I'm already gone. No more fallout.
In early August the same year, WorldStream Communications was one of the many victims of the dotcom crash, and the company was forced to shut down and laid off its 87 employees.
On August 14, 2001 Sierra On-Line let the axe fall on Dynamix for the final time and closed the development studio for good. 97 people lost their jobs.
Seriously. I left.
148 more people, at the main offices in Bellevue, lost their jobs on August 15, 2001.
Is it just me or is this getting a bit silly? Why didn't these layoffs happen as part of the previous day's layoffs? That's 12 years of layoff fallout for the survivors, when it only needed to be 6 years.
Layoffs continued on November 9, 2001. Sierra laid off more than 39 employees at the headquarters in Bellevue, which included Bellevue’s entertainment teams.
Did you sense the trend? Did you see that layoff coming?
Even with quite a few recent successes, Sierra’s long history came to a close with a few short strokes in 2004, Sierra’s 25th year of business. Cost-cutting measures were taken, due to parent company Vivendi’s financial troubles, and due to Sierra’s lack of profitability as a working developer: Impressions Games and the Papyrus Design Group were shut down in the spring, and about 50 people lost their jobs in those cuts;...
How about that one?
...180 Sierra-related positions were eliminated at Vivendi’s Los Angeles offices; and finally in June 2004, VU Games laid off most of Sierra’s final employees at Bellevue, which cost over 100 people their jobs, and dispersed Sierra’s work to other VU Games divisions. Other titles, such as Print Artist, were discontinued totally; The Hoyle franchise was sold to an independent developer. In total, 350 people lost their jobs....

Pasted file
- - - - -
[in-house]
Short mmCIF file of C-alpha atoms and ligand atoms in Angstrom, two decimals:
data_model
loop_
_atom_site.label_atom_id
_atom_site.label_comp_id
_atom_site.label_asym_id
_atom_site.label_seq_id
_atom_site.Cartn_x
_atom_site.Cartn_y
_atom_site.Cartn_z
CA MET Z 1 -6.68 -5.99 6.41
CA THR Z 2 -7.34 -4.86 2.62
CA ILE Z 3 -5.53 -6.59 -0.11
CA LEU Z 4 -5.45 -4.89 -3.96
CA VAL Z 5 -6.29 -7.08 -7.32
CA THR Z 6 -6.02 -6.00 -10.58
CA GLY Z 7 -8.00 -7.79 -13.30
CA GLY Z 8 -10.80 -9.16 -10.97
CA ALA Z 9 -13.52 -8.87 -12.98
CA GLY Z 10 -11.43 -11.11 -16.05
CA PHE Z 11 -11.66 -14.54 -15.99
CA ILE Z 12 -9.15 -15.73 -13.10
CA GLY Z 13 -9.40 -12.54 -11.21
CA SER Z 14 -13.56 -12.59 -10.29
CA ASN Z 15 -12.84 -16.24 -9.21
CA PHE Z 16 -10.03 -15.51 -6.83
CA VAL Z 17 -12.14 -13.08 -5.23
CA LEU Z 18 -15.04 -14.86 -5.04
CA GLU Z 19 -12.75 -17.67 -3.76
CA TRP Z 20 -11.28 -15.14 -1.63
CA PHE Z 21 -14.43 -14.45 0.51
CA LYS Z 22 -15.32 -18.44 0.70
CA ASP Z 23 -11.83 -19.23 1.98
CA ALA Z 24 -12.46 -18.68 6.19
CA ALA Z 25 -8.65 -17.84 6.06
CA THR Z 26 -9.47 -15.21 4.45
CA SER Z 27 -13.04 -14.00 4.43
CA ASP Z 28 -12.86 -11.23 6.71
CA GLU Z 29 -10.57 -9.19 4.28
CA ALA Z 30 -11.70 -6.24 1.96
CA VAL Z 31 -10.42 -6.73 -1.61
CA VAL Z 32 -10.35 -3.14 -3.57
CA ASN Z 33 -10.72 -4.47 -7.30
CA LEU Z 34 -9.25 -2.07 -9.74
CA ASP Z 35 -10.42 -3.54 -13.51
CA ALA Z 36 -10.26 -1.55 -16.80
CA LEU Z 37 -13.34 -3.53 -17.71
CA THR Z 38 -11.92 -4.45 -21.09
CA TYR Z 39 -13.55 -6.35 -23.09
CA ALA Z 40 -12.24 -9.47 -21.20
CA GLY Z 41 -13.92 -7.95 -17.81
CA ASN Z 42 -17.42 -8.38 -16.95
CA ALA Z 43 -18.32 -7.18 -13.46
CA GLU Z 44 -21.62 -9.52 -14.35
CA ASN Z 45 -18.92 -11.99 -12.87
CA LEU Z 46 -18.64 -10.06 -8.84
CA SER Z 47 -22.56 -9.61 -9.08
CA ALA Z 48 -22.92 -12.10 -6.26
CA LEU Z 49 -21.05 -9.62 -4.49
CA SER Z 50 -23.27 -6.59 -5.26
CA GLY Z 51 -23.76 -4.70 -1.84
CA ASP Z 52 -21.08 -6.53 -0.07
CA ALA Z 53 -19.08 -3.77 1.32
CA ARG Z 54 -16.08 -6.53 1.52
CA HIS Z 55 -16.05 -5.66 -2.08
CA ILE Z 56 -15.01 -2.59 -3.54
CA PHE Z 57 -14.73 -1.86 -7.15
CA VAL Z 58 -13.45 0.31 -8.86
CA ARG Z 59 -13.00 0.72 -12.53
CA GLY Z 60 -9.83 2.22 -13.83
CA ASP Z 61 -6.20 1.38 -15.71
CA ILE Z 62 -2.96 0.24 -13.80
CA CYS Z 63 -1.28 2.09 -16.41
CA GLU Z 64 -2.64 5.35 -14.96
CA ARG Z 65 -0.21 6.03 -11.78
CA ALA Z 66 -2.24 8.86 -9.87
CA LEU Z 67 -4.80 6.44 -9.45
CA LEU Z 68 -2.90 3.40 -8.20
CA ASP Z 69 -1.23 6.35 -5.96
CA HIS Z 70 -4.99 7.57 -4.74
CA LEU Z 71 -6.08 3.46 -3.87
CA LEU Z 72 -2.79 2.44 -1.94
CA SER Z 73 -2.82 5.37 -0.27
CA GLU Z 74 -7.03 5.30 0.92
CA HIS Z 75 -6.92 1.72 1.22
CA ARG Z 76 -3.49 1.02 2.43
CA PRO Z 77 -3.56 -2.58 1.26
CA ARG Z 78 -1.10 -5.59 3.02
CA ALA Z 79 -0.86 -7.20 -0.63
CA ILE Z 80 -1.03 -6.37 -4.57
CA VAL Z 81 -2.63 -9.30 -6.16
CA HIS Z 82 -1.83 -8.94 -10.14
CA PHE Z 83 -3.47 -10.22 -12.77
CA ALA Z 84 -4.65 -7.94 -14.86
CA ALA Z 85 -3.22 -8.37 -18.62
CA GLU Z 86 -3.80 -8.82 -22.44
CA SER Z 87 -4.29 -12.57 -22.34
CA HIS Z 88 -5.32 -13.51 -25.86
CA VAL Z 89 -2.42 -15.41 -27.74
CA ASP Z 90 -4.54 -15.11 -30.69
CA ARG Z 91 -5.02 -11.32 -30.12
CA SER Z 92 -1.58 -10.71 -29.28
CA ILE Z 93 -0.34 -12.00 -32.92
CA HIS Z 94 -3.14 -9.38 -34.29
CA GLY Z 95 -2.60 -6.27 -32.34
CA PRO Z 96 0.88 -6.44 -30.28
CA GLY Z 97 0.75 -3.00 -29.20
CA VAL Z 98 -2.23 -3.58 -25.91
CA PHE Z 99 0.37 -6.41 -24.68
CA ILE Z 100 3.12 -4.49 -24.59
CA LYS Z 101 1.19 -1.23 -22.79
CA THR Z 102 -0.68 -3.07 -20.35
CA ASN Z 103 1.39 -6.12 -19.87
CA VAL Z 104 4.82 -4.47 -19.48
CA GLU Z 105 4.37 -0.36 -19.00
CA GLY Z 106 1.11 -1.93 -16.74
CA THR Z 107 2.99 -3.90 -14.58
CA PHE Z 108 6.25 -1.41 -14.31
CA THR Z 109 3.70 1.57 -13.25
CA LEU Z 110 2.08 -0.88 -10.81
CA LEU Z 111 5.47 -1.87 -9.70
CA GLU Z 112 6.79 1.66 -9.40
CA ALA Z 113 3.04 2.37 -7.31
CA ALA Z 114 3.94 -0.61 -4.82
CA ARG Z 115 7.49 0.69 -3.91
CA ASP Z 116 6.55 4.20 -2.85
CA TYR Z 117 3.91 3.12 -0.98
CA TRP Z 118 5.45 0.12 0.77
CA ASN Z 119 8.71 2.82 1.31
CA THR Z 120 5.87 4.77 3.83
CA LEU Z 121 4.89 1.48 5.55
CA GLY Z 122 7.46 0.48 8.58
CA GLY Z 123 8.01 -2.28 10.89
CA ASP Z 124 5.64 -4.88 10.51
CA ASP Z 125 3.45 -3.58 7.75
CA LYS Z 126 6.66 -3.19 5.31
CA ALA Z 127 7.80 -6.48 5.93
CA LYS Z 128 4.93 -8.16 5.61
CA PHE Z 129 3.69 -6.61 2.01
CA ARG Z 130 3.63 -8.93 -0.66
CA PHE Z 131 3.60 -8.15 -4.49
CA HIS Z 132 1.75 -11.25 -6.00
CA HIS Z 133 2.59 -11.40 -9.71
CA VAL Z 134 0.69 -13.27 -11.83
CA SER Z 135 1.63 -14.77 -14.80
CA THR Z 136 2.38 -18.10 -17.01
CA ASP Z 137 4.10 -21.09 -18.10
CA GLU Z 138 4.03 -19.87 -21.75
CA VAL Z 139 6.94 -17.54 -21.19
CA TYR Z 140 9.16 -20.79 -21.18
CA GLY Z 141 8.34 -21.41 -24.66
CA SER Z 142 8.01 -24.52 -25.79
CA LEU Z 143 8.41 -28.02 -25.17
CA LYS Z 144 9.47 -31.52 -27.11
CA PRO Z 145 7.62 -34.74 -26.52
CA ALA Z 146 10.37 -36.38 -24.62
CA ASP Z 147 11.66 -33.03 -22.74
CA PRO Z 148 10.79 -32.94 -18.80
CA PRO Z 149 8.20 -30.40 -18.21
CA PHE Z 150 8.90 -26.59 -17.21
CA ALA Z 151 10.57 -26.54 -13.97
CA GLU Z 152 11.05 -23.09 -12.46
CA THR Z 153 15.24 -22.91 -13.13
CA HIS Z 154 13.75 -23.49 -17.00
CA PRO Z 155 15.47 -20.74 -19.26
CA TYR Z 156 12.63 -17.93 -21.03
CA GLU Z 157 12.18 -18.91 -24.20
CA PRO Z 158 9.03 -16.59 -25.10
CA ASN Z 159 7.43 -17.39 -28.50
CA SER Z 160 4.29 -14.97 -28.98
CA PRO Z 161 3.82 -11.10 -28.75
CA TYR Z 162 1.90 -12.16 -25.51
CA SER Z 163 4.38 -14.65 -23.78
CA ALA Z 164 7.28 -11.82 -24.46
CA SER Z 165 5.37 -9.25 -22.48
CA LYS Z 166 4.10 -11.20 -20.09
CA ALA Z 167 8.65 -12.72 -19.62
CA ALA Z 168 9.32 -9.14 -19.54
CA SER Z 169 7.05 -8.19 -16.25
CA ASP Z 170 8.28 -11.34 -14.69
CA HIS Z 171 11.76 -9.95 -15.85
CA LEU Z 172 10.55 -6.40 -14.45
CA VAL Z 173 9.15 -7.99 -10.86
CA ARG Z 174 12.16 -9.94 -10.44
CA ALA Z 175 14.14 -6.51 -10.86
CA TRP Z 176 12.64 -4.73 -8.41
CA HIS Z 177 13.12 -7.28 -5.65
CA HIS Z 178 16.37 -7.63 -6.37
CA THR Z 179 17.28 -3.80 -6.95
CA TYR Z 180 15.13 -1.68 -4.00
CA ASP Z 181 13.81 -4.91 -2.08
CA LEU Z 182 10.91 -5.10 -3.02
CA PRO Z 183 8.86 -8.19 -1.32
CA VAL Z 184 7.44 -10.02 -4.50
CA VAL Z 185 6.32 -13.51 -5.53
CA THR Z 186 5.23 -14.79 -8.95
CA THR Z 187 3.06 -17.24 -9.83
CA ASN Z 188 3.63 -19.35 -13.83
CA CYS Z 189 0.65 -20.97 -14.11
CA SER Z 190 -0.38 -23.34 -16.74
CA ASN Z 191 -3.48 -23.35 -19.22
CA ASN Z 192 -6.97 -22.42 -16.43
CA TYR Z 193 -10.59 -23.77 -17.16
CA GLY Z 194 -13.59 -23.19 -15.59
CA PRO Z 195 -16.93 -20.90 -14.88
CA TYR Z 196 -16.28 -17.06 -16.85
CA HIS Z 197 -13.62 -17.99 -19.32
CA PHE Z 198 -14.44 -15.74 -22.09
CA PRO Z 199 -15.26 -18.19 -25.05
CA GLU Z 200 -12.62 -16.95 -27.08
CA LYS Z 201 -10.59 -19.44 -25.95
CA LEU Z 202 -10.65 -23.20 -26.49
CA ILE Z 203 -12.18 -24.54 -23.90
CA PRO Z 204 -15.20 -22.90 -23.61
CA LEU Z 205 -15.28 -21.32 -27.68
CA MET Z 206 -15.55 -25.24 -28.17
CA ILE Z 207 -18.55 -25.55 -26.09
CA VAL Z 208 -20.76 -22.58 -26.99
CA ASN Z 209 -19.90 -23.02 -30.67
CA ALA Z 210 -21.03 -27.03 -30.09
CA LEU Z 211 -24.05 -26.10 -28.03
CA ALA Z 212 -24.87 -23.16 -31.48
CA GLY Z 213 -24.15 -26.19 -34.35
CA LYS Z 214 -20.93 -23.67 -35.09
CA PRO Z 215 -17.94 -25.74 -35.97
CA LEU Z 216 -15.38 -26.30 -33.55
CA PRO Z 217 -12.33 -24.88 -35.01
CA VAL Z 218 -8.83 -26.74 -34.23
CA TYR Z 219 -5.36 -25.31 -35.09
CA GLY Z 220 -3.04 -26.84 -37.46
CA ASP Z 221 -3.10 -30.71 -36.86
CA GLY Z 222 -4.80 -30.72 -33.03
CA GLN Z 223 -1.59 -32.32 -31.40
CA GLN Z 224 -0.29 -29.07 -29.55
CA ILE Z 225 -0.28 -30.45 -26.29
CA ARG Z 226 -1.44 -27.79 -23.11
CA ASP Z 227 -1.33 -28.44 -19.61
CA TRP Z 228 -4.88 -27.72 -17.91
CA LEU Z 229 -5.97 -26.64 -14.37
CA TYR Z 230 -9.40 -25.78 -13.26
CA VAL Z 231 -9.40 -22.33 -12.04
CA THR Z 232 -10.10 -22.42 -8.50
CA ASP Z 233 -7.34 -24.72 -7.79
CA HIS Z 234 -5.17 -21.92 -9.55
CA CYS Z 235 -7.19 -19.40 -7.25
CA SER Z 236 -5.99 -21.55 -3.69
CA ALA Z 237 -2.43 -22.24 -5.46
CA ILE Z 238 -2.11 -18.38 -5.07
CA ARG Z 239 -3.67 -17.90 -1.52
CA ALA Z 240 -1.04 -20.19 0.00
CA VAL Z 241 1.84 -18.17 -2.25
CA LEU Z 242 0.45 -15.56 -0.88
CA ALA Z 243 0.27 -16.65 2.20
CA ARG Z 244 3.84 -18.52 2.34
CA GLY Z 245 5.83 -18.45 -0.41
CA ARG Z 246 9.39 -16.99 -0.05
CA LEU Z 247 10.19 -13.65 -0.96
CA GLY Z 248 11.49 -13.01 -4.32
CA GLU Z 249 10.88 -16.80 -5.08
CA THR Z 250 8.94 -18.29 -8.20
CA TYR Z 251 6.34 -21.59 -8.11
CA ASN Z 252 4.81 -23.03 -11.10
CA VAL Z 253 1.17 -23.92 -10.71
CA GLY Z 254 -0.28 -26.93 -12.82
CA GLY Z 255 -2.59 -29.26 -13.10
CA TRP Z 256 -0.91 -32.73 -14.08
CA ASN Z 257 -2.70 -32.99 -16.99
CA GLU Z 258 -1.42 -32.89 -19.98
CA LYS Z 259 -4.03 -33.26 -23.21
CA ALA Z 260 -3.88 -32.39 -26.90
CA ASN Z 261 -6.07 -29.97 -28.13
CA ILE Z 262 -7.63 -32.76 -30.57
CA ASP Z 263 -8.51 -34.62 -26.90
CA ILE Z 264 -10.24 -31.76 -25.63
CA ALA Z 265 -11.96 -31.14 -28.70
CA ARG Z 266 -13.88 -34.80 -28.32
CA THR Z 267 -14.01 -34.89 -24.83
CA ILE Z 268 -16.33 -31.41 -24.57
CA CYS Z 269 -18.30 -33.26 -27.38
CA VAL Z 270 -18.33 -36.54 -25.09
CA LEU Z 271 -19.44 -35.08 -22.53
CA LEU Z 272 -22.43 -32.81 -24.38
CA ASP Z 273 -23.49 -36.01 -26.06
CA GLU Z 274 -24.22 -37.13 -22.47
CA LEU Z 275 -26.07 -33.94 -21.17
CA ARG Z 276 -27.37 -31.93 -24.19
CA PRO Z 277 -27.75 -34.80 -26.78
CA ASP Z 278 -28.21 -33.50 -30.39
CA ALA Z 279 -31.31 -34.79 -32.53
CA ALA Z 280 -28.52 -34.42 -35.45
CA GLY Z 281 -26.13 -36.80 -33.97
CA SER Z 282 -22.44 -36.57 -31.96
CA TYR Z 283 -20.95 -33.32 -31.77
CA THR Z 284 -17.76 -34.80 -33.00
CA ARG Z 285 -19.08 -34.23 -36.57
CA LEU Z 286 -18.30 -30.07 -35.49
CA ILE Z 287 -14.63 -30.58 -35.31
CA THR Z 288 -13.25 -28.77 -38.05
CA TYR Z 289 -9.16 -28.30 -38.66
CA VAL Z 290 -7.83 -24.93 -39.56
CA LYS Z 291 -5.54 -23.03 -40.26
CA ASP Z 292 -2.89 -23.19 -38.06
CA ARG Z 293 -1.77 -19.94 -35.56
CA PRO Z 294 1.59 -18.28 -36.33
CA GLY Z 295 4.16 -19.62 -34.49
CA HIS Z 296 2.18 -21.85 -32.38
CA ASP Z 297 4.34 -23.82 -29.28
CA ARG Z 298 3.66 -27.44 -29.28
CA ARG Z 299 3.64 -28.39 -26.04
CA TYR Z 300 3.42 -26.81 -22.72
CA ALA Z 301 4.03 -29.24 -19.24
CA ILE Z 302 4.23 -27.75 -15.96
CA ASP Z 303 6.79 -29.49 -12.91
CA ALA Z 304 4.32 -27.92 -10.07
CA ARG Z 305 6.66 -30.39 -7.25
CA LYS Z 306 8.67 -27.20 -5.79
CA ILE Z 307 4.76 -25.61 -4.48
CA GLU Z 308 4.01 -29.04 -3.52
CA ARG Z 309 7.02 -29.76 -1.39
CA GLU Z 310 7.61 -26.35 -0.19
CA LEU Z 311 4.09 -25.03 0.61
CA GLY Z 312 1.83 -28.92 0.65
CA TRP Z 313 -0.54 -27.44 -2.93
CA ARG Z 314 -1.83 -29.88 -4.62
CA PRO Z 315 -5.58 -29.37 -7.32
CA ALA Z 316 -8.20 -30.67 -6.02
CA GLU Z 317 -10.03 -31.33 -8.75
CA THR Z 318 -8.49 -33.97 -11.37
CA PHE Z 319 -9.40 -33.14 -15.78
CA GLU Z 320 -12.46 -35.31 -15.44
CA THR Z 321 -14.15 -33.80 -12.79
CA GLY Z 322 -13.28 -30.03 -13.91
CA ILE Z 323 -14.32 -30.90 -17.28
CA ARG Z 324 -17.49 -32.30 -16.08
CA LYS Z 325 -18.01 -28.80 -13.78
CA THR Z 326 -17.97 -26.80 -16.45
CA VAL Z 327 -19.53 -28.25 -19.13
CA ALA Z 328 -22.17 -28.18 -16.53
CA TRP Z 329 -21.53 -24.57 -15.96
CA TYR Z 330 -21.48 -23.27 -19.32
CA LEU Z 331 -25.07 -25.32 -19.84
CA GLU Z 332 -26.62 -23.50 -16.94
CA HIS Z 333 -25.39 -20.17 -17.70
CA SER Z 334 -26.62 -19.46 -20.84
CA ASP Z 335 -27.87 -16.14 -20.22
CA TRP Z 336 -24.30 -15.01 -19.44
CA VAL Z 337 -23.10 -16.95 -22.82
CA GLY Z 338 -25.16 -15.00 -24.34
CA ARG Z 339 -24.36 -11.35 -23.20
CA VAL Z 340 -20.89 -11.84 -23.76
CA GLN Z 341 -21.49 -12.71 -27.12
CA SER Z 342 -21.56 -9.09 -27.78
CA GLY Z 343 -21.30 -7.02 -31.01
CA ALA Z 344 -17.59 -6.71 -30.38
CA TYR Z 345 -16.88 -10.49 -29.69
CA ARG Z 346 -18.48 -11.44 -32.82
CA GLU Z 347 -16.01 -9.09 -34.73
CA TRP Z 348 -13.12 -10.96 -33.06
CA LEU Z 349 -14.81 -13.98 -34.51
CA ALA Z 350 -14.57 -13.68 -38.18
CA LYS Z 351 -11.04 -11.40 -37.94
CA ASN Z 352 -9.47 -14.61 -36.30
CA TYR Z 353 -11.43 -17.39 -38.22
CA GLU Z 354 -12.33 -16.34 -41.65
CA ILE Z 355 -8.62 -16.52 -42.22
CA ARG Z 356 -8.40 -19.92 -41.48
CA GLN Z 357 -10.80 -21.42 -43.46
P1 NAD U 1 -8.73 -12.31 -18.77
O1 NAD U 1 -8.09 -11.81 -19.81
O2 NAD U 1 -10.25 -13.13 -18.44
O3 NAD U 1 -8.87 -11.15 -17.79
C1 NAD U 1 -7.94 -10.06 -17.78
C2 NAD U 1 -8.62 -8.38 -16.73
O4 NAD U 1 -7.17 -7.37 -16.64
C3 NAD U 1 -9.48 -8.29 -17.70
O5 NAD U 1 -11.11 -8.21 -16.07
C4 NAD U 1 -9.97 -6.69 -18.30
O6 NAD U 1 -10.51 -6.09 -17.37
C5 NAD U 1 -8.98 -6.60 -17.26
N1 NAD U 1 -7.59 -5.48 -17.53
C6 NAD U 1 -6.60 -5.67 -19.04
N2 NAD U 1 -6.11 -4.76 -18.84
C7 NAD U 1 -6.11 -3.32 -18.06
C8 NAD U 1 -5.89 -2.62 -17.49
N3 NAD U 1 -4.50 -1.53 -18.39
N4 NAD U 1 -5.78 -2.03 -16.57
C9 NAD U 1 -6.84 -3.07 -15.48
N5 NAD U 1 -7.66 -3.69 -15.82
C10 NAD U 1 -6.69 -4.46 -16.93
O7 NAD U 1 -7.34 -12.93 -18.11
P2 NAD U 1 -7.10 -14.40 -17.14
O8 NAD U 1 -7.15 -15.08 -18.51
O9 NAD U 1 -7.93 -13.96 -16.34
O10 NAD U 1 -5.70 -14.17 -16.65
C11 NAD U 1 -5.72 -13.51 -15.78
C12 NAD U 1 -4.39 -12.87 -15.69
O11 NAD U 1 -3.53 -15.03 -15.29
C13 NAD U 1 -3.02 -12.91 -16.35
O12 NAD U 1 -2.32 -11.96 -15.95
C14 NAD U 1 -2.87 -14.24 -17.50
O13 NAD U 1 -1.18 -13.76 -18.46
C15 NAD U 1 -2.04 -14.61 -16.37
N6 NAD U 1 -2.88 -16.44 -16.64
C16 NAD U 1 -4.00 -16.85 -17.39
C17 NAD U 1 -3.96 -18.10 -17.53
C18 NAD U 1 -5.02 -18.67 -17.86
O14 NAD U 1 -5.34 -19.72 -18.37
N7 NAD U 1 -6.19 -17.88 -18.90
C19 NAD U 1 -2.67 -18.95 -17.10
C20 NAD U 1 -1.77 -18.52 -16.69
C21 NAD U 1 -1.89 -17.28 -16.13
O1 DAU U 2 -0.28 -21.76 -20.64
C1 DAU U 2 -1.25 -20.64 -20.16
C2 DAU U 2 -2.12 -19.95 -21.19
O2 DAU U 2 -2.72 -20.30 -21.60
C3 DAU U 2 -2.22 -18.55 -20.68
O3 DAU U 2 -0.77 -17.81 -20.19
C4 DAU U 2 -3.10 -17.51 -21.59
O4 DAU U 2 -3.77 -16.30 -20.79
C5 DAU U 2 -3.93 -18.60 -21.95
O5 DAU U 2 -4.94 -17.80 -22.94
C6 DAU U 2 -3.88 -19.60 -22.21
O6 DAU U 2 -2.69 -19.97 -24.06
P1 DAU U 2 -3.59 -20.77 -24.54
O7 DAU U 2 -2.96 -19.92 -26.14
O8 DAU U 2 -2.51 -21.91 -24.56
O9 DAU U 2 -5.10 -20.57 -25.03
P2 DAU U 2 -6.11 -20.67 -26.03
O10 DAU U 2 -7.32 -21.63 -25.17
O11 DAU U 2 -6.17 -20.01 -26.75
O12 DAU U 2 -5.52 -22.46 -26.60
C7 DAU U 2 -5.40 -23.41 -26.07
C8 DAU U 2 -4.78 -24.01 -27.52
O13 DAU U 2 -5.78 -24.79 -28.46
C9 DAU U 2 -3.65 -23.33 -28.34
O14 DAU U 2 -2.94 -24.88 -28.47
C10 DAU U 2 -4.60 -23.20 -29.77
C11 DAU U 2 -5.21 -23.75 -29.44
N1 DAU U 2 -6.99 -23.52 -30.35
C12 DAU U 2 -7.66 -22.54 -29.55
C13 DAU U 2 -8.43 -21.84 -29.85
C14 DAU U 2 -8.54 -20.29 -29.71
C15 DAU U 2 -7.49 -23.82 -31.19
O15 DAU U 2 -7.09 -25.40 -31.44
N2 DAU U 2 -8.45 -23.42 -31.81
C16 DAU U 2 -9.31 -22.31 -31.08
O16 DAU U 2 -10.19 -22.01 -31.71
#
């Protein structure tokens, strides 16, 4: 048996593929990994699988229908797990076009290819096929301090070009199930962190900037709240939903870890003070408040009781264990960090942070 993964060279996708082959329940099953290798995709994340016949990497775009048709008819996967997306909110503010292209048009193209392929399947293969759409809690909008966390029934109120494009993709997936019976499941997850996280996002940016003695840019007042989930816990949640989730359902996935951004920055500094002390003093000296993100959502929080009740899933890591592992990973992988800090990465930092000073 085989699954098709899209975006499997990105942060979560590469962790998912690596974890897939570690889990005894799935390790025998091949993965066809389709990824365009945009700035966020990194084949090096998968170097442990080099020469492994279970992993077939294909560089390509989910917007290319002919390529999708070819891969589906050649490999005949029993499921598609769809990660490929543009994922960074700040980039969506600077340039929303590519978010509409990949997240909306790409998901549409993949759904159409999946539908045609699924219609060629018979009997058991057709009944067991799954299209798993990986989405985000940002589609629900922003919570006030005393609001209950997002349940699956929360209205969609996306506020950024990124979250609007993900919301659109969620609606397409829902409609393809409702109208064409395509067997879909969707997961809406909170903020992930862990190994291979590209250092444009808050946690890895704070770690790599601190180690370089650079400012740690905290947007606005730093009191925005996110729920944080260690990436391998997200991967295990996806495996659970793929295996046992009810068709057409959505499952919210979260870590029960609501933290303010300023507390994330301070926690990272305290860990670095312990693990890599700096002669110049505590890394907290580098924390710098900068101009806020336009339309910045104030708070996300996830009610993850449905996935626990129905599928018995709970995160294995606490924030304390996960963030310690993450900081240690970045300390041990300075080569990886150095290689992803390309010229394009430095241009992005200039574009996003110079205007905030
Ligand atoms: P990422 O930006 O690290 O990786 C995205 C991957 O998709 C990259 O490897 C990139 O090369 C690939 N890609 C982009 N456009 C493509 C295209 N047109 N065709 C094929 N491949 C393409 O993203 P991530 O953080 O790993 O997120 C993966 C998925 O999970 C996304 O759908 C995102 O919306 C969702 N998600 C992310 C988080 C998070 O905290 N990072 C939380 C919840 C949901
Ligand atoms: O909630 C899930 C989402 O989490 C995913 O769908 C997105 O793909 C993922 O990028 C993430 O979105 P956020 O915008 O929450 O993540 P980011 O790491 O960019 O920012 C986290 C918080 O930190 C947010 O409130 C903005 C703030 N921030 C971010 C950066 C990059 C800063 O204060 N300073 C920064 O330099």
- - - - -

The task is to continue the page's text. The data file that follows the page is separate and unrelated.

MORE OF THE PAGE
Or that one?
...The lights went out at the offices in Bellevue, creator of hundreds of memorable Sierra titles and home of so many memories for all of Sierra’s fans, for the last in time in August 2004. Vivendi announced that the Sierra brand name and logotype would still be used on VU Games products, run out of VU Games headquarters in Los Angeles.
Or finally that one?
I worked in those offices in Bellevue. Had I survived until the very end just imagine what my layoff fallout clock would have been? Better still, imagine what I would have named this blog, lol.
Quote For The Week - “Probably the greatest harm done by vast wealth is the harm that we of moderate means do ourselves when we let the vices of envy and hatred enter deep into...
4 hours ago